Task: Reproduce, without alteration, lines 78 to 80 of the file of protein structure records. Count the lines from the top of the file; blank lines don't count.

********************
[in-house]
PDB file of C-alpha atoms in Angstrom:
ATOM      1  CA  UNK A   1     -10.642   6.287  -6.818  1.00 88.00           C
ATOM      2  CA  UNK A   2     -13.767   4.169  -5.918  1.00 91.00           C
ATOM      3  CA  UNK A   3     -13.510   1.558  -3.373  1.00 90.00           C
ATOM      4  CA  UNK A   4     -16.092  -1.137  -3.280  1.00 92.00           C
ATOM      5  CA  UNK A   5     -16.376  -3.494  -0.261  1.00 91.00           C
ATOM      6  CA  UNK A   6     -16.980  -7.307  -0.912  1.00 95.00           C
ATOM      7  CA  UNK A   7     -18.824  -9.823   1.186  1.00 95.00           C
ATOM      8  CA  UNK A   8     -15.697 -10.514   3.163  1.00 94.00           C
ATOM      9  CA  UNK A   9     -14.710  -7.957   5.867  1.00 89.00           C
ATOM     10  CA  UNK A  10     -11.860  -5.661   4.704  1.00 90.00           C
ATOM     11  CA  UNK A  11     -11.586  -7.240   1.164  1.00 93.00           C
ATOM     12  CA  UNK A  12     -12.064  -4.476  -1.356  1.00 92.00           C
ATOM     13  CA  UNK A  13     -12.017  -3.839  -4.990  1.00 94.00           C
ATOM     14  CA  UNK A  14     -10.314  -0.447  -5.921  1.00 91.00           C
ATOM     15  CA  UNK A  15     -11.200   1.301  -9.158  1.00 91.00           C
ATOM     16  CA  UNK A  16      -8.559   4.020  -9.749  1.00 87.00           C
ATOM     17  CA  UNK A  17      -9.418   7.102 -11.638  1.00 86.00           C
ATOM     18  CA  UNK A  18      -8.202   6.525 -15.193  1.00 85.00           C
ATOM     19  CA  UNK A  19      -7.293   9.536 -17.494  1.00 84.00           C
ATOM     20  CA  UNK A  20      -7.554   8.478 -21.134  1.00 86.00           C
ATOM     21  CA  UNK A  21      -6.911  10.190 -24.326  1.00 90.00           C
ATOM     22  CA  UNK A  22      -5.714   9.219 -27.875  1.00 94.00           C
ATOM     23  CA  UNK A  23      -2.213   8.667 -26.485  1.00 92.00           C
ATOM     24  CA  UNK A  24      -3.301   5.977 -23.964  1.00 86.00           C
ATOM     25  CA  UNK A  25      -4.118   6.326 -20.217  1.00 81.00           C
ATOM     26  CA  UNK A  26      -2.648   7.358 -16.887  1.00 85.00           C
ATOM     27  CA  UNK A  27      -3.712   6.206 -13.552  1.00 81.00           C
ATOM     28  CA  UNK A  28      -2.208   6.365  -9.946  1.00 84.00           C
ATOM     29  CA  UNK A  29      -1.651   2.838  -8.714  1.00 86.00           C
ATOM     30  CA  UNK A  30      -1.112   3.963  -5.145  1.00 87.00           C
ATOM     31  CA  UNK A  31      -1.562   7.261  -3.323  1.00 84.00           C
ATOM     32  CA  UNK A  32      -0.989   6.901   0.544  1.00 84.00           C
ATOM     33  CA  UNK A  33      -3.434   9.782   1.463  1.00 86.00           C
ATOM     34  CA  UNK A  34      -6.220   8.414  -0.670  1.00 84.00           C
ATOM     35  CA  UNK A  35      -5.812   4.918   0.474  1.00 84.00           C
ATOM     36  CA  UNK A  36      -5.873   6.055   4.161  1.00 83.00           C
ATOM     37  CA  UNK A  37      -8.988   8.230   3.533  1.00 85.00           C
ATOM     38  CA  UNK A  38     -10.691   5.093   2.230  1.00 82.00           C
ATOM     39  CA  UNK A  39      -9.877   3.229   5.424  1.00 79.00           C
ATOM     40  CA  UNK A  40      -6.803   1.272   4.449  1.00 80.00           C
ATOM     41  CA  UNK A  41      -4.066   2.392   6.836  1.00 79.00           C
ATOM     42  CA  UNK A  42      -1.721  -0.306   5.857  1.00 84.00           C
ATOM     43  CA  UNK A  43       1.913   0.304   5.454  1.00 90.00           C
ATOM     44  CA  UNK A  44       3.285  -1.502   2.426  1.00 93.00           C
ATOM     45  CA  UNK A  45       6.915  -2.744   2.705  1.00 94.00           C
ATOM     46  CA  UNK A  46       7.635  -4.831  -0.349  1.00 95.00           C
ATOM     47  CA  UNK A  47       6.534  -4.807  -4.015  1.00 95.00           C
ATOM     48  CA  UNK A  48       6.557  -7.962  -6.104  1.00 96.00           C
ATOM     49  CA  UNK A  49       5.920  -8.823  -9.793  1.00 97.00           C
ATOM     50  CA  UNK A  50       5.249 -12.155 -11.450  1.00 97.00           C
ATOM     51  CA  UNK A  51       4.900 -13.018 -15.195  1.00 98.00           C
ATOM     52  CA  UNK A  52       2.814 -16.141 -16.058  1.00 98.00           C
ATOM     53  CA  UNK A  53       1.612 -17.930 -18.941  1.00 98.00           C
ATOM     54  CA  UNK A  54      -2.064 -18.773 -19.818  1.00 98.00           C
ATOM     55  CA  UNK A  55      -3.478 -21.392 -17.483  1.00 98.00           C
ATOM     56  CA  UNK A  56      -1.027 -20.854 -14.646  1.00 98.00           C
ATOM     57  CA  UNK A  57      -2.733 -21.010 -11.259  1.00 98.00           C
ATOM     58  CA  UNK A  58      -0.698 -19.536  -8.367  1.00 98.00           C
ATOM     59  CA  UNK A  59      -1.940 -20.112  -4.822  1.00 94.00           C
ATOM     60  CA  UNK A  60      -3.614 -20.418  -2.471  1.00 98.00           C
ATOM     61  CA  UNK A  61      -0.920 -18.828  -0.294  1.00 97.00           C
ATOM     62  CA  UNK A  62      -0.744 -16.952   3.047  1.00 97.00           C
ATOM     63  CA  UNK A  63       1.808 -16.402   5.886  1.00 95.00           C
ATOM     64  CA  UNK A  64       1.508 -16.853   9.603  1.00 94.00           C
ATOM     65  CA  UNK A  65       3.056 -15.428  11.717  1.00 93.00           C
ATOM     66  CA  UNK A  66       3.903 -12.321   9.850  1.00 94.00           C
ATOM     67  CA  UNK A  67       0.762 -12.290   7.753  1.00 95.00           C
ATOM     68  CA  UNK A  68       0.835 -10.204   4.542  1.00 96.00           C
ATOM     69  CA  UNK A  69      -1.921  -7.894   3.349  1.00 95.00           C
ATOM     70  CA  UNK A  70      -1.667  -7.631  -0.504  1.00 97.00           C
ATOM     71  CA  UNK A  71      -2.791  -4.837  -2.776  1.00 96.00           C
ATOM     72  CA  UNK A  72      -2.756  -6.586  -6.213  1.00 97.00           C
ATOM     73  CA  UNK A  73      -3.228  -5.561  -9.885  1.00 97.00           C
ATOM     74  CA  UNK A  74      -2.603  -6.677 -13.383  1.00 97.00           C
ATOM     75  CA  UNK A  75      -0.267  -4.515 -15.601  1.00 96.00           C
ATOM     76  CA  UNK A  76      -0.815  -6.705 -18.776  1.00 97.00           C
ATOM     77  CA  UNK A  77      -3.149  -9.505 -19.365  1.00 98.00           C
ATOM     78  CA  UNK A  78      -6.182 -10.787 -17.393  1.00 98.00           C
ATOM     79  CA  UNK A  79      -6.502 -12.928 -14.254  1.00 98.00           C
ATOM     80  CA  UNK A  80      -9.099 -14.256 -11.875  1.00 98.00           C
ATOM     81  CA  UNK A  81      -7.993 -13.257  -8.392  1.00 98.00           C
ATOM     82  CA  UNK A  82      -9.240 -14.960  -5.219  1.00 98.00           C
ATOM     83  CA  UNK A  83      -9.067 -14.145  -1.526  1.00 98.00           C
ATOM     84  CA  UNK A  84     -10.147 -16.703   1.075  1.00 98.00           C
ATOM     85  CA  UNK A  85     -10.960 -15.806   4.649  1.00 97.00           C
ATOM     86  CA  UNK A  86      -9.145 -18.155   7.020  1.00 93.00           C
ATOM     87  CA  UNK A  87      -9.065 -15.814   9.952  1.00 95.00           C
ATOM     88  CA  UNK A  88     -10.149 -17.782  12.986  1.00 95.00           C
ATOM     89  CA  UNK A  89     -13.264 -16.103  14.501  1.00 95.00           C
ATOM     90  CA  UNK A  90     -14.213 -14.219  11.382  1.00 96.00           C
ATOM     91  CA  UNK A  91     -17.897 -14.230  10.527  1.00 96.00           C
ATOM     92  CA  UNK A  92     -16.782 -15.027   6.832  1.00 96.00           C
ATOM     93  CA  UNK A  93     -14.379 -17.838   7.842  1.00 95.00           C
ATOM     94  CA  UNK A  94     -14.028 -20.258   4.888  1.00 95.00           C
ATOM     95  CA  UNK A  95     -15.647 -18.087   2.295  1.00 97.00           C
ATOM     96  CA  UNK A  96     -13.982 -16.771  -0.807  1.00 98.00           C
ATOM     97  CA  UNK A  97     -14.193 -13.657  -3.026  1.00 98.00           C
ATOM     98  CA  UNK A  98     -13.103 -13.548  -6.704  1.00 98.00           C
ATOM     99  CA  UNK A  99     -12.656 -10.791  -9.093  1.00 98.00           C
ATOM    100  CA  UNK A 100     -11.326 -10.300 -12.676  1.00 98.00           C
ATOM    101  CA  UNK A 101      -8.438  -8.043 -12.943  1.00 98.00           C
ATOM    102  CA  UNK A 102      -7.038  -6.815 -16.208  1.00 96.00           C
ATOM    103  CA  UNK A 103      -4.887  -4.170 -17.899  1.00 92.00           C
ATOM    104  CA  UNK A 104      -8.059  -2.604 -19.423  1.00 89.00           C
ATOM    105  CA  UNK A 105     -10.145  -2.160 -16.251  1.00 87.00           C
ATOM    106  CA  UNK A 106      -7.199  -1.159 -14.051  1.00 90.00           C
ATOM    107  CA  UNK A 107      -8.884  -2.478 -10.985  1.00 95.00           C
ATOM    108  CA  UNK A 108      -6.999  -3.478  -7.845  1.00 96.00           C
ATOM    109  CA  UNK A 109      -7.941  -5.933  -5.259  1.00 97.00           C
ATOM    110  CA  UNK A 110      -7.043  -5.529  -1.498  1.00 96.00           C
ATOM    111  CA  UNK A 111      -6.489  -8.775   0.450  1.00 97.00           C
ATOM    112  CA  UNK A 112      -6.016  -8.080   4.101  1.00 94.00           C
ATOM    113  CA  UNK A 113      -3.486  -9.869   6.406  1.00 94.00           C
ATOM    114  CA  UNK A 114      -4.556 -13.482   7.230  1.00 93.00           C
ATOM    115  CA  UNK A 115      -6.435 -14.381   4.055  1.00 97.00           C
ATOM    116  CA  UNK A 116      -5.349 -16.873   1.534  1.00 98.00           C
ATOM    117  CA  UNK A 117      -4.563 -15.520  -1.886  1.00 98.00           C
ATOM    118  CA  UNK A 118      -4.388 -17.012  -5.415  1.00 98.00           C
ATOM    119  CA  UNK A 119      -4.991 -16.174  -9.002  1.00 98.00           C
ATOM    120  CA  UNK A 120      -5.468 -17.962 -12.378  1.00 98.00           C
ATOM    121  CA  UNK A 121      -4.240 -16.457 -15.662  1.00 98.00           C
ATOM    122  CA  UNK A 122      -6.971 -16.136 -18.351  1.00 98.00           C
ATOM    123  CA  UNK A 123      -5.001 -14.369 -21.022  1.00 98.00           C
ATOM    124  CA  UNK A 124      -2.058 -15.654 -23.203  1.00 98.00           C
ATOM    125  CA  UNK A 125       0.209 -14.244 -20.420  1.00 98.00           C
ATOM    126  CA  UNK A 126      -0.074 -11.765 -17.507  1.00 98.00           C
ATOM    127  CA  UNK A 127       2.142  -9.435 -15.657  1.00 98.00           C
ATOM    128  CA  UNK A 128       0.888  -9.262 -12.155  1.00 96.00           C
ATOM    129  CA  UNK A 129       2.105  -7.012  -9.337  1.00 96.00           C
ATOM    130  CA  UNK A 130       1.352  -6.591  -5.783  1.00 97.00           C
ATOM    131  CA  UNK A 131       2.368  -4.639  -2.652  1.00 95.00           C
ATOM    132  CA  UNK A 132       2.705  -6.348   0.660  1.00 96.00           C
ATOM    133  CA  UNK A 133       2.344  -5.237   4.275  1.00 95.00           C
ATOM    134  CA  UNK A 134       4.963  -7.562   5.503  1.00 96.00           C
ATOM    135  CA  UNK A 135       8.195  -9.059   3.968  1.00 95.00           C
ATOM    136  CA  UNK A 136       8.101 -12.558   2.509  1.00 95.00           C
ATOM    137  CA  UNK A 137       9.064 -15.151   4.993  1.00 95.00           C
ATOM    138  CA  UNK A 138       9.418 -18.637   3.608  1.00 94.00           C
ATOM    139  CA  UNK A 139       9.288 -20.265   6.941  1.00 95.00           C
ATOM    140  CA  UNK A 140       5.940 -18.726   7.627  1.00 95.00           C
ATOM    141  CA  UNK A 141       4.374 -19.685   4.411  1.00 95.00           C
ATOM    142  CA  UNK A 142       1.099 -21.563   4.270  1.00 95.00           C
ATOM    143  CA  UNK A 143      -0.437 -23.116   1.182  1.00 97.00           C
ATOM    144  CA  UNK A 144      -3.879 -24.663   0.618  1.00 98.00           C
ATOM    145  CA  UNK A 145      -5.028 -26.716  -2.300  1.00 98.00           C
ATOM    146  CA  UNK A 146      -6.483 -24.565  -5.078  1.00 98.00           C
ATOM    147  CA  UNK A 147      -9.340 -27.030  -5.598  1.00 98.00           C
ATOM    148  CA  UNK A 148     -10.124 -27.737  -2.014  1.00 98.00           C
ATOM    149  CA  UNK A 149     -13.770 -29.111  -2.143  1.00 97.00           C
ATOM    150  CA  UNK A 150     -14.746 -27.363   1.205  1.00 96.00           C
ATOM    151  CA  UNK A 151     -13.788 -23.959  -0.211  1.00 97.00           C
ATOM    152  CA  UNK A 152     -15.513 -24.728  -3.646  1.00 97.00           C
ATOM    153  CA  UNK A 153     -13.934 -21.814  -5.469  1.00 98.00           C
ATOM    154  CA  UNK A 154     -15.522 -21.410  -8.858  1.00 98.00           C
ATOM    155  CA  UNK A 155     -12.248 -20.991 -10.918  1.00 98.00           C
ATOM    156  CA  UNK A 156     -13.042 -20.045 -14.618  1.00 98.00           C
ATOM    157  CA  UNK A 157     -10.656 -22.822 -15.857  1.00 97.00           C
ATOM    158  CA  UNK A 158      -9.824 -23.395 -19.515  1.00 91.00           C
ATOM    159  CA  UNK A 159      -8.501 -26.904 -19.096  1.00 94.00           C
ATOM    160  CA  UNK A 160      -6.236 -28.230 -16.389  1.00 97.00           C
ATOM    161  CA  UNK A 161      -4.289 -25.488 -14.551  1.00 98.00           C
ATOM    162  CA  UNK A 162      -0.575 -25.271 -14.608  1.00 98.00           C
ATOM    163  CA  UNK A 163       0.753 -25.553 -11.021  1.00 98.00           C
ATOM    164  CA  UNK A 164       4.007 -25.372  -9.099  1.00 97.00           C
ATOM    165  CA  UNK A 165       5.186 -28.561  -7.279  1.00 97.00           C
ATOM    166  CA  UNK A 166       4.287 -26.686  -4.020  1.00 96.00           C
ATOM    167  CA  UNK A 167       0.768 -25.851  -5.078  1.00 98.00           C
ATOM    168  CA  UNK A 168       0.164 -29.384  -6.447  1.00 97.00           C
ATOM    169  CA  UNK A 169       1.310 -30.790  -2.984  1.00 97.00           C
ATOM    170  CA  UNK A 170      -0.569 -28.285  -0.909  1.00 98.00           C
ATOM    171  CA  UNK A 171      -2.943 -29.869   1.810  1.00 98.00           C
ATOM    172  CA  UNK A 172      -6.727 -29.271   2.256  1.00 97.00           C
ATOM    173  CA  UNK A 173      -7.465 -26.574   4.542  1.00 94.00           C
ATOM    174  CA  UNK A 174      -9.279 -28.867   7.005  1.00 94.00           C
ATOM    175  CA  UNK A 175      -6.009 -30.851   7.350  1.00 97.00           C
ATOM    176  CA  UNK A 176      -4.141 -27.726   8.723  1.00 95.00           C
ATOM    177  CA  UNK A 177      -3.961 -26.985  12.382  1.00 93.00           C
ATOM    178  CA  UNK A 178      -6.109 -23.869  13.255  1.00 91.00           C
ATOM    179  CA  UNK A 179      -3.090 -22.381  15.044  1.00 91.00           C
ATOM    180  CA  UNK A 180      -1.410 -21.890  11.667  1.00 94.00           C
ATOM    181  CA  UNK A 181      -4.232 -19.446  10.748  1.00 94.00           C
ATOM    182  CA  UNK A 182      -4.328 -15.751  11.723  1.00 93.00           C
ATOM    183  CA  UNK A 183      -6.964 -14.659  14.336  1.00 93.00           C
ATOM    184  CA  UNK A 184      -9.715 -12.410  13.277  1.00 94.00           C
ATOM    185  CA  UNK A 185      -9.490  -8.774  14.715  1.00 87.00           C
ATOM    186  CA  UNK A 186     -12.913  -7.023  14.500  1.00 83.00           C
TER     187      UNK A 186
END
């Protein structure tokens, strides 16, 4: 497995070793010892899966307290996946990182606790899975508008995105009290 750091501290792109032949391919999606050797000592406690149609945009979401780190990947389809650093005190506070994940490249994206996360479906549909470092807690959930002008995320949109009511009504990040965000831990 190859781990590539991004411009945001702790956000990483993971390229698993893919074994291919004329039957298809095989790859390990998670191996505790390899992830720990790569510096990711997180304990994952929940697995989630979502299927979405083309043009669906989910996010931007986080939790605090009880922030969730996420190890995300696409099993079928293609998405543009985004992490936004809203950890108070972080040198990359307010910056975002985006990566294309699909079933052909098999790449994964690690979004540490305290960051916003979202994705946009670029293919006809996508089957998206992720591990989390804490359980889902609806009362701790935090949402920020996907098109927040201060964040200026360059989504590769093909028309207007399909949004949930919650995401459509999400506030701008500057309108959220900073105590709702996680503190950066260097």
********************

ATOM     76  CA  UNK A  76      -0.815  -6.705 -18.776  1.00 97.00           C
ATOM     77  CA  UNK A  77      -3.149  -9.505 -19.365  1.00 98.00           C
ATOM     78  CA  UNK A  78      -6.182 -10.787 -17.393  1.00 98.00           C